Continuing our discussion of right-wing moralists, we're still talking about pinning down pro-life pharmacists on precisely (and I do mean precisely) what it is they want to be able to do. And, sometimes, the answers aren't always obvious.
As you've probably read here or elsewhere, certainly, these folks really don't want to dispense prescription birth control. But is that it? Would that be enough to make them happy? Not necessarily.
Unless there's a specific list of "banned" prescription drugs, it's not hard to imagine that each pharmacist will make their own decision on what they're comfortable with, making it impossible to predict how you'll be treated from pharmacy to pharmacy.
Most of these people will undoubtedly refuse to deal with birth control. Some might take it a bit further for personal reasons. Perhaps some female pharmacists, in a bad mood for one reason or another, might refuse to handle erectile dysfunction drugs. ("No Viagra for you, buddy.") And who's to say it stops with prescription drugs?
In one case, a Jewish pharmacist refused to sell condoms, claiming they violated his religious beliefs. Condoms? At this point, we've gone beyond prescription drugs and are now refusing to sell simple over-the-counter products. And does it have to end there? Which brings us back to the original question -- will there be a specific list of forbidden products for these pro-life people, or will everyone get to make their own list, making it horrendously confusing for customers who would never be sure what kind of reaction they're going to get based on where they go?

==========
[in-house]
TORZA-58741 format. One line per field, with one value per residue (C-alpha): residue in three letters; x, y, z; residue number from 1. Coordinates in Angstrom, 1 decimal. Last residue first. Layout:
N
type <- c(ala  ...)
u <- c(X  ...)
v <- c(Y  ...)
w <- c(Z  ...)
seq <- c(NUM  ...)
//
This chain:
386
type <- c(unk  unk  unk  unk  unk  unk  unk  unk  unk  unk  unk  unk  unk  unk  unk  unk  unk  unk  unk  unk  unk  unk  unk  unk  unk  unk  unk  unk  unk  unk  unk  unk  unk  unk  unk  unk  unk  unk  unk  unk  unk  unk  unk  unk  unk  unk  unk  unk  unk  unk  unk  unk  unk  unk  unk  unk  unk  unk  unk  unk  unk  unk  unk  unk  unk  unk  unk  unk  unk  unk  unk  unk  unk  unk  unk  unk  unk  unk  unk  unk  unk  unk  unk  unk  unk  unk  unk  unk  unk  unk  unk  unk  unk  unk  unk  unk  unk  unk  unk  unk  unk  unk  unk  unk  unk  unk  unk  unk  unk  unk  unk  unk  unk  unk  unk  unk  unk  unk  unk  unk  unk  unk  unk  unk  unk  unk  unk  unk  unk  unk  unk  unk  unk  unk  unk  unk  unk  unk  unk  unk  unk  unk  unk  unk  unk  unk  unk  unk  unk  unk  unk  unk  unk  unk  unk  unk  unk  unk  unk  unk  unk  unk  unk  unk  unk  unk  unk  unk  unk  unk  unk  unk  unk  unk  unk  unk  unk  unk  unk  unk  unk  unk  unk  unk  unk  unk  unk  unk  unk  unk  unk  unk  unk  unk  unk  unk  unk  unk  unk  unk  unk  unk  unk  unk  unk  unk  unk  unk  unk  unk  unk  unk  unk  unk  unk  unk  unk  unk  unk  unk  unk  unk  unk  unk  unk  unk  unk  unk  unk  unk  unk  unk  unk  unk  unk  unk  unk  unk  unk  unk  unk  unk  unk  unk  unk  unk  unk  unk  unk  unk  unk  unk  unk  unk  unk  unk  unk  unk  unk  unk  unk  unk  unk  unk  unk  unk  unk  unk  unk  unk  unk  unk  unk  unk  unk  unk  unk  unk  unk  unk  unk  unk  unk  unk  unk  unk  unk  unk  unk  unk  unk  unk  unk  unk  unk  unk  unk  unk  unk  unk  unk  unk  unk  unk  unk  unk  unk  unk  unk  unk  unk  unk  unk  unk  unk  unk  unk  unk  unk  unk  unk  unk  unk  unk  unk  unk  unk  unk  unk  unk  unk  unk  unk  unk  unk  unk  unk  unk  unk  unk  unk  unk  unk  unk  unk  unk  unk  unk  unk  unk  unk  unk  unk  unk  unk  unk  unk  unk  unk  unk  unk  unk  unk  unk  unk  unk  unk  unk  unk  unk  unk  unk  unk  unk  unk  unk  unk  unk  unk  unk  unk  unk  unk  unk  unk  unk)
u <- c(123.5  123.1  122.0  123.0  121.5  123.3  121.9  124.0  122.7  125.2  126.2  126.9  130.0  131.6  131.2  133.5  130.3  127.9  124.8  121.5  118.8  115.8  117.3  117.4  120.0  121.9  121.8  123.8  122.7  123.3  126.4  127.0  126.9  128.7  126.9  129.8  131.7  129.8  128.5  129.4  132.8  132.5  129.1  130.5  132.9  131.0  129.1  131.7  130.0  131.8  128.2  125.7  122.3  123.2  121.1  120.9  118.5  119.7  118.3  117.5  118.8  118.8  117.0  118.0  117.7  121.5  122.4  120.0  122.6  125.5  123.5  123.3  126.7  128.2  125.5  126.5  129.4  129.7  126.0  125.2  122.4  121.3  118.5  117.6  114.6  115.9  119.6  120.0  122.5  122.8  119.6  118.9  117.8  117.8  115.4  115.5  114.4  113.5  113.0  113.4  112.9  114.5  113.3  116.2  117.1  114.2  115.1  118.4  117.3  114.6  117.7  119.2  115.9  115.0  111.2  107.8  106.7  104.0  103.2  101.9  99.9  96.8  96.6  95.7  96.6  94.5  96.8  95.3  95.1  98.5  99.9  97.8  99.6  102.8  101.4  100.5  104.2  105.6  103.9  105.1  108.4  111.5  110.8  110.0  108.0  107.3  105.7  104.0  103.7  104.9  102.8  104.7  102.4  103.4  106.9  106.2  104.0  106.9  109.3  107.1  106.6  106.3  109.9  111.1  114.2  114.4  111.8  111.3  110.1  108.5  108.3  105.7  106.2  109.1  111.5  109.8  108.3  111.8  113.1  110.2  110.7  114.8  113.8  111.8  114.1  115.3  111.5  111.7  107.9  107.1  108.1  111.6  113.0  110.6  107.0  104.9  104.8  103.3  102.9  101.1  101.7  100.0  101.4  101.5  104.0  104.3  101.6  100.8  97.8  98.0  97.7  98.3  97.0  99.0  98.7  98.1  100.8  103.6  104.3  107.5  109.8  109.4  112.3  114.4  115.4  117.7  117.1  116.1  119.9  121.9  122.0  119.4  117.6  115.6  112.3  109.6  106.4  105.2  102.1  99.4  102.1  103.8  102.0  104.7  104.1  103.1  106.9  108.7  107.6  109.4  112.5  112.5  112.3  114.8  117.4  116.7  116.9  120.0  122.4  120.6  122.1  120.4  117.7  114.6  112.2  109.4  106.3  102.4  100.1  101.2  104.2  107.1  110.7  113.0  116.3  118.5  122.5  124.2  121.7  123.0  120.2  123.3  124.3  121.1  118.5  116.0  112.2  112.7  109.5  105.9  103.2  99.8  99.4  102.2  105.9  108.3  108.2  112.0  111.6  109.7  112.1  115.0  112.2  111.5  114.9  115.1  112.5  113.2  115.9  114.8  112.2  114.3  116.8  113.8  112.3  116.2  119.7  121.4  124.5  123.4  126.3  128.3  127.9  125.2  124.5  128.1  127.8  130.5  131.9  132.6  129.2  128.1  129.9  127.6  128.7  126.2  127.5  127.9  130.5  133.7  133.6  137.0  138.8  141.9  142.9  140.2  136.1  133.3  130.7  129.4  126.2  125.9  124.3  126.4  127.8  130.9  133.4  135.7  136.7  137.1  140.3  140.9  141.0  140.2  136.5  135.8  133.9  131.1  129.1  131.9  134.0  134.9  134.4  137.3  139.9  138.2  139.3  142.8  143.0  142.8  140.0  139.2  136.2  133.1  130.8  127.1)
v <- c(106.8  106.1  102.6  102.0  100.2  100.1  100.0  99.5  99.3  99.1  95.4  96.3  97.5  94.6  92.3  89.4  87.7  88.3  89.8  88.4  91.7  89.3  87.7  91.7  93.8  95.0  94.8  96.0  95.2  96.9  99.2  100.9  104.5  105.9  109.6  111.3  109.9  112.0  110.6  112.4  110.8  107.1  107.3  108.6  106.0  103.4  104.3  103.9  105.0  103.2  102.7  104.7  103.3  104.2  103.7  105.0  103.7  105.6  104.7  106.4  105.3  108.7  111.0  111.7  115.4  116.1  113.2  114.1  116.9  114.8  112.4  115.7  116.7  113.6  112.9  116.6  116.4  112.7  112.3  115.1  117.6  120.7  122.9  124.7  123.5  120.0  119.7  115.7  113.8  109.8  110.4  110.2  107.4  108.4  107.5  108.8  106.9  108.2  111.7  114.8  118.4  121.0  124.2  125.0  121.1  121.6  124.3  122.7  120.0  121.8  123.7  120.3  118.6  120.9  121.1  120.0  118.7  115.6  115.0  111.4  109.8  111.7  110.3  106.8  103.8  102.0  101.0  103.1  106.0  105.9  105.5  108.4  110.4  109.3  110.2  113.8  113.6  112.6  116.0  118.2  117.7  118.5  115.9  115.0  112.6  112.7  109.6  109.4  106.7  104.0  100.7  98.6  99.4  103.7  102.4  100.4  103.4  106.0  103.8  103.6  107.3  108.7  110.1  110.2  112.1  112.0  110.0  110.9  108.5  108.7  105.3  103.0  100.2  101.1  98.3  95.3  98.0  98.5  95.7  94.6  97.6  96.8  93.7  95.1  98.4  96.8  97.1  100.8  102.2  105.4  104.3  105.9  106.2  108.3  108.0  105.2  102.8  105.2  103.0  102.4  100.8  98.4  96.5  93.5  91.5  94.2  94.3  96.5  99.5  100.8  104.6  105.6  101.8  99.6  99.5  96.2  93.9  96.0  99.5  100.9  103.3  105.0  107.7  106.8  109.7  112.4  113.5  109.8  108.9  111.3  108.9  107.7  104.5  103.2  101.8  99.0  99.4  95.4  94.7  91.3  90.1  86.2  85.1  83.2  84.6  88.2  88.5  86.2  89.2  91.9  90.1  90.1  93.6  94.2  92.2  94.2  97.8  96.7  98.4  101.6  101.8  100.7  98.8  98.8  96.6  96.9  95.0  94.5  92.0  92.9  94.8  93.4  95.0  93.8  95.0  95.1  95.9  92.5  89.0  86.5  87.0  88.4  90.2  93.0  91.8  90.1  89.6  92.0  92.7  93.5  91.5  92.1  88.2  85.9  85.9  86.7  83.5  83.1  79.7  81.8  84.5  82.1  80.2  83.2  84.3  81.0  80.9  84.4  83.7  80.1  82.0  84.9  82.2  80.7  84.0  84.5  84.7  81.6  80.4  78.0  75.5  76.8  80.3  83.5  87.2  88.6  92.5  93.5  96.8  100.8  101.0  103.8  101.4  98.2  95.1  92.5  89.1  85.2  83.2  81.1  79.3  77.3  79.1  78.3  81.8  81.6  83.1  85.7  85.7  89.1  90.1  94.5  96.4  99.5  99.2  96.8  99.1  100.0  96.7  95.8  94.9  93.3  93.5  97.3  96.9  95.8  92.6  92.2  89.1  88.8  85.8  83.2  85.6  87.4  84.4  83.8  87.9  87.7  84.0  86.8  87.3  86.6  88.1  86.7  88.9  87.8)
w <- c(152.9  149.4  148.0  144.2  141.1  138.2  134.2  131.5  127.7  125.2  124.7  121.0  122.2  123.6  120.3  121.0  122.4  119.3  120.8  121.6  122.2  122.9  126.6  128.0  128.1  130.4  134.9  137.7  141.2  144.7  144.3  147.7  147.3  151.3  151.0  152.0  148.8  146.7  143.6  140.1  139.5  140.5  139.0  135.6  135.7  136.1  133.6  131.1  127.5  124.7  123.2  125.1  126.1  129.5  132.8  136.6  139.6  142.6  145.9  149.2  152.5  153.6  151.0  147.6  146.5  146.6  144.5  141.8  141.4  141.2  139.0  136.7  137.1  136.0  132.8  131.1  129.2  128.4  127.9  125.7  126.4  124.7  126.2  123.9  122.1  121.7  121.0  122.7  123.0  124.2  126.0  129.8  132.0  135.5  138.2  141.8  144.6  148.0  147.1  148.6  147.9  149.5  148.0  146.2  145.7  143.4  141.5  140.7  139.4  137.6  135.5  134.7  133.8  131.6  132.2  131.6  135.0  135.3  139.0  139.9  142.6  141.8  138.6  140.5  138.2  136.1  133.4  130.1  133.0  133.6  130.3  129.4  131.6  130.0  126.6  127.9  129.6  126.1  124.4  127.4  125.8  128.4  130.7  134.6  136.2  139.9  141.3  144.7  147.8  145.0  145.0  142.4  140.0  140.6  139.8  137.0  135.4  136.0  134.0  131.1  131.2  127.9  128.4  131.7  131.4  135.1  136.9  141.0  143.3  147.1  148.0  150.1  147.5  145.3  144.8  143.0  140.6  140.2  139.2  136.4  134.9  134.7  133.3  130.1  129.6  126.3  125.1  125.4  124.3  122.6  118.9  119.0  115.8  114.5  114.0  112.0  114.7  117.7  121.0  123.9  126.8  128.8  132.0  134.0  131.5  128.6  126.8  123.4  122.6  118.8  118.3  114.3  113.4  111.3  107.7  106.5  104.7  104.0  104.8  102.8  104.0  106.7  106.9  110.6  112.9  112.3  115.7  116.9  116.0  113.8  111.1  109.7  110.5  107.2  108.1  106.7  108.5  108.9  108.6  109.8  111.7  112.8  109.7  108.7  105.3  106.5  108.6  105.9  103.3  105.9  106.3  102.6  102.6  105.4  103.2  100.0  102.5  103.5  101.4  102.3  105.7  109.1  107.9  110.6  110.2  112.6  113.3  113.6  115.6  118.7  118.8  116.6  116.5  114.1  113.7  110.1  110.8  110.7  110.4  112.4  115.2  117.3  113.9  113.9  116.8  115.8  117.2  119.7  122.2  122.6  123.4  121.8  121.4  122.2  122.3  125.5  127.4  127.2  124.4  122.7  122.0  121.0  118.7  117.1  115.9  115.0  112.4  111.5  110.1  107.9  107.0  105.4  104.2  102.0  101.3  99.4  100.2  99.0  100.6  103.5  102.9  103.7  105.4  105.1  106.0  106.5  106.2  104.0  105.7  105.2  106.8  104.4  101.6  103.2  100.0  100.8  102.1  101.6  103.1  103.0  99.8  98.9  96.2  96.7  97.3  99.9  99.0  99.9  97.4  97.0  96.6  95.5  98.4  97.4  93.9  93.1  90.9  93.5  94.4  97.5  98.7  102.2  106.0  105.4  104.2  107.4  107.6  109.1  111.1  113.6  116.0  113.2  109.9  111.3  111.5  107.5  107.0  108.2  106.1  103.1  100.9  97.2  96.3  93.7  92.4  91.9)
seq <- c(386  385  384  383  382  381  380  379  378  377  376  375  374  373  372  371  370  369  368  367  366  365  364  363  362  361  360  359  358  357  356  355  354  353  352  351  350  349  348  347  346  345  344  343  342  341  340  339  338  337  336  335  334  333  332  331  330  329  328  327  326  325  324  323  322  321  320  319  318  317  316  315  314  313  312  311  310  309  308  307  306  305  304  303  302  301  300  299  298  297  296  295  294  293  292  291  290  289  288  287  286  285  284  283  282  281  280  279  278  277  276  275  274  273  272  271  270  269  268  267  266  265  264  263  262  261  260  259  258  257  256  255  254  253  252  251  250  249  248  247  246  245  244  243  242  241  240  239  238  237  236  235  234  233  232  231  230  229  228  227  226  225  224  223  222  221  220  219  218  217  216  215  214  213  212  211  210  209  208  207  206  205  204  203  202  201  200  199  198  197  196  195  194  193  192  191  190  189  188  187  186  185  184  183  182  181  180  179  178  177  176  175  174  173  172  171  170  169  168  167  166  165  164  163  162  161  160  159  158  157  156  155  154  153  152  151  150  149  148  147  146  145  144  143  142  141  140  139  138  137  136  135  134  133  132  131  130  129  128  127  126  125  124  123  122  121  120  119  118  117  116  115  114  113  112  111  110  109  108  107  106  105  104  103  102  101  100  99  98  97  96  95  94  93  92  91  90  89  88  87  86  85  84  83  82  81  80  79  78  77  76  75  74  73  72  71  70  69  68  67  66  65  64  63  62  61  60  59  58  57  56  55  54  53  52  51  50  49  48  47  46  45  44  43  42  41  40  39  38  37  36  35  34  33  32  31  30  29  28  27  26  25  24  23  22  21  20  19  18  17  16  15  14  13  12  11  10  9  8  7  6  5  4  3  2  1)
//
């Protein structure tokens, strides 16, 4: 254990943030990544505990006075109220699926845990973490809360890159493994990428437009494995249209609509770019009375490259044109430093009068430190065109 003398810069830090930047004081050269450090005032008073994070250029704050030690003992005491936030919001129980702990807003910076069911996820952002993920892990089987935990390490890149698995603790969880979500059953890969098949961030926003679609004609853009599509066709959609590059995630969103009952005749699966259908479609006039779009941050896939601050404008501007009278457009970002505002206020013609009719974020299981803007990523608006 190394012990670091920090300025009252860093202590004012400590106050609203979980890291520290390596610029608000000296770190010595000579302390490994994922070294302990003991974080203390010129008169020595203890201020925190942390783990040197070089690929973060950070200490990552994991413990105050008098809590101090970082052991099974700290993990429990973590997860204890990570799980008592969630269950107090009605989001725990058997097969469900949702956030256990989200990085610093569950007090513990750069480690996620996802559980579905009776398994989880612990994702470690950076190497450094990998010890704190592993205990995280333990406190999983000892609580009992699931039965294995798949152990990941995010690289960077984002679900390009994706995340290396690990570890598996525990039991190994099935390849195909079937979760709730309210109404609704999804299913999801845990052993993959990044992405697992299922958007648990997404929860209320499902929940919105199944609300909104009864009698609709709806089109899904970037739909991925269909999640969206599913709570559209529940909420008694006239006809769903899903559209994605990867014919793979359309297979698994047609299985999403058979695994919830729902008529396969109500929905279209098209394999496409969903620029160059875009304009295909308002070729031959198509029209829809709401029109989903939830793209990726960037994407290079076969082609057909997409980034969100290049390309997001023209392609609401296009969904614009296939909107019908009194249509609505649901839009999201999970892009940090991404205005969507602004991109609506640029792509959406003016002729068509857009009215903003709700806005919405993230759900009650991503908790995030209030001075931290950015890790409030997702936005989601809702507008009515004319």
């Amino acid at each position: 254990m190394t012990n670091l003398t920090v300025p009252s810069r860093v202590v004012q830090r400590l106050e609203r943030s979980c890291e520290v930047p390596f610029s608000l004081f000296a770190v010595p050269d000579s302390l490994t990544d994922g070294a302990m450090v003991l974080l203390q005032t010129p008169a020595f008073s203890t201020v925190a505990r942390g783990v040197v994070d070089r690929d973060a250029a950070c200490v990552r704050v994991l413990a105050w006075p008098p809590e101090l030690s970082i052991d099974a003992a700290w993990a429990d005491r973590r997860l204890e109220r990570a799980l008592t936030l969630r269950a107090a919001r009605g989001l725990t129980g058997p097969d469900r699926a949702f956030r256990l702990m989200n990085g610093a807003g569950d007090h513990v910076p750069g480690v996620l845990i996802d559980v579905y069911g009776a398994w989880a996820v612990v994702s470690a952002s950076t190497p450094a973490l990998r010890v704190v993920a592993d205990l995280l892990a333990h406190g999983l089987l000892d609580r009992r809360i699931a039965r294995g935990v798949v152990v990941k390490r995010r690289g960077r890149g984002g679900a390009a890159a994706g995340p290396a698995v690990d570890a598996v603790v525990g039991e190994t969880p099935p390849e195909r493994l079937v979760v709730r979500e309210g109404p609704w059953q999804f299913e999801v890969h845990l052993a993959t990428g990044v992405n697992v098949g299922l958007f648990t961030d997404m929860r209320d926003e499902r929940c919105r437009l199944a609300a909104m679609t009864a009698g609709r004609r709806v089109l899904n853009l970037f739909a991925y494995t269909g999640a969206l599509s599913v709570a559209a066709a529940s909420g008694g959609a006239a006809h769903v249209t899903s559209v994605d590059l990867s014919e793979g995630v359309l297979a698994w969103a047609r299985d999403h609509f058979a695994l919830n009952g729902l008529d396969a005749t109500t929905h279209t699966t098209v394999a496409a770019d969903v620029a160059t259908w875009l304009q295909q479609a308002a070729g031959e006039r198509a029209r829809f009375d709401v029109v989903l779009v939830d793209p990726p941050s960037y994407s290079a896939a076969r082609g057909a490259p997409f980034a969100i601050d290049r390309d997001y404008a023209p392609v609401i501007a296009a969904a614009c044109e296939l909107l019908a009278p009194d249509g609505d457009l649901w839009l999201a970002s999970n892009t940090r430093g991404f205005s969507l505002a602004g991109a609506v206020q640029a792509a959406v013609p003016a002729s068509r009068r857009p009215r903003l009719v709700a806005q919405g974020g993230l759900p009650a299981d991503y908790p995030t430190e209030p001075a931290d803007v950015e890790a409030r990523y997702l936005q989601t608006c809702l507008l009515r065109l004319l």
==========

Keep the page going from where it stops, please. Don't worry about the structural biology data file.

There is one partial solution to the above, albeit a really unsatisfactory one. In order to inconvenience the consumer as little as possible, part of the contract with the pro-lifers would be that, if they choose to follow their conscience, they must advertise this to the public in a clear and unmistakable way. This might require a large sign out front, reading something like:
This is a pro-life pharmacy and we reserve the right to refuse any customer based on our moral or religious beliefs.
It's not a perfect answer but (and I stress, but) if governments or governing boards are going to give these loons the power to opt out of serving the public based on their personal whims, those same loons should be forced to take responsibility for those beliefs and publicize them so everyone can decide whether or not to do business with them. It's a simple condition -- you want to exercise a conscience clause, then you have to warn the public way ahead of time so they can make alternate arrangements to take their business elsewhere. They're called "consequences". Deal with them.
But that's not even the end of the story. In the concluding part 4, we'll see what these folks really think of their customers.